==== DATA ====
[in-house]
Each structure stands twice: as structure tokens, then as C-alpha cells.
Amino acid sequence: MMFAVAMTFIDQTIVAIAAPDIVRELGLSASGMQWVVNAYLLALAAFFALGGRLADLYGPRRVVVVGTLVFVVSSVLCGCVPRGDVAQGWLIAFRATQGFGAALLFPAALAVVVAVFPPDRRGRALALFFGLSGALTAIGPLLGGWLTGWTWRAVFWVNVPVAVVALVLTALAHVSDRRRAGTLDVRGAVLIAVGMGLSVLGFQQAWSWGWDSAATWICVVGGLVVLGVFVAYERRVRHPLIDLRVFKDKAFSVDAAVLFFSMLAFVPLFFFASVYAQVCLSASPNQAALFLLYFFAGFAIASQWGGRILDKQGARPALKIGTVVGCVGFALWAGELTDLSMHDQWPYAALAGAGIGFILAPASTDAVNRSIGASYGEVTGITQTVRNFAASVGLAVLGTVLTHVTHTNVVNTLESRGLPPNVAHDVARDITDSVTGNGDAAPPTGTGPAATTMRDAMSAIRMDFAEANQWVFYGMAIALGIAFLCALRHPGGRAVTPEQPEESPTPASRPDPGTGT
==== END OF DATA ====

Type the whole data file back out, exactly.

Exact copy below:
[in-house]
Each structure stands twice: as structure tokens, then as C-alpha cells.
Amino acid sequence: MMFAVAMTFIDQTIVAIAAPDIVRELGLSASGMQWVVNAYLLALAAFFALGGRLADLYGPRRVVVVGTLVFVVSSVLCGCVPRGDVAQGWLIAFRATQGFGAALLFPAALAVVVAVFPPDRRGRALALFFGLSGALTAIGPLLGGWLTGWTWRAVFWVNVPVAVVALVLTALAHVSDRRRAGTLDVRGAVLIAVGMGLSVLGFQQAWSWGWDSAATWICVVGGLVVLGVFVAYERRVRHPLIDLRVFKDKAFSVDAAVLFFSMLAFVPLFFFASVYAQVCLSASPNQAALFLLYFFAGFAIASQWGGRILDKQGARPALKIGTVVGCVGFALWAGELTDLSMHDQWPYAALAGAGIGFILAPASTDAVNRSIGASYGEVTGITQTVRNFAASVGLAVLGTVLTHVTHTNVVNTLESRGLPPNVAHDVARDITDSVTGNGDAAPPTGTGPAATTMRDAMSAIRMDFAEANQWVFYGMAIALGIAFLCALRHPGGRAVTPEQPEESPTPASRPDPGTGT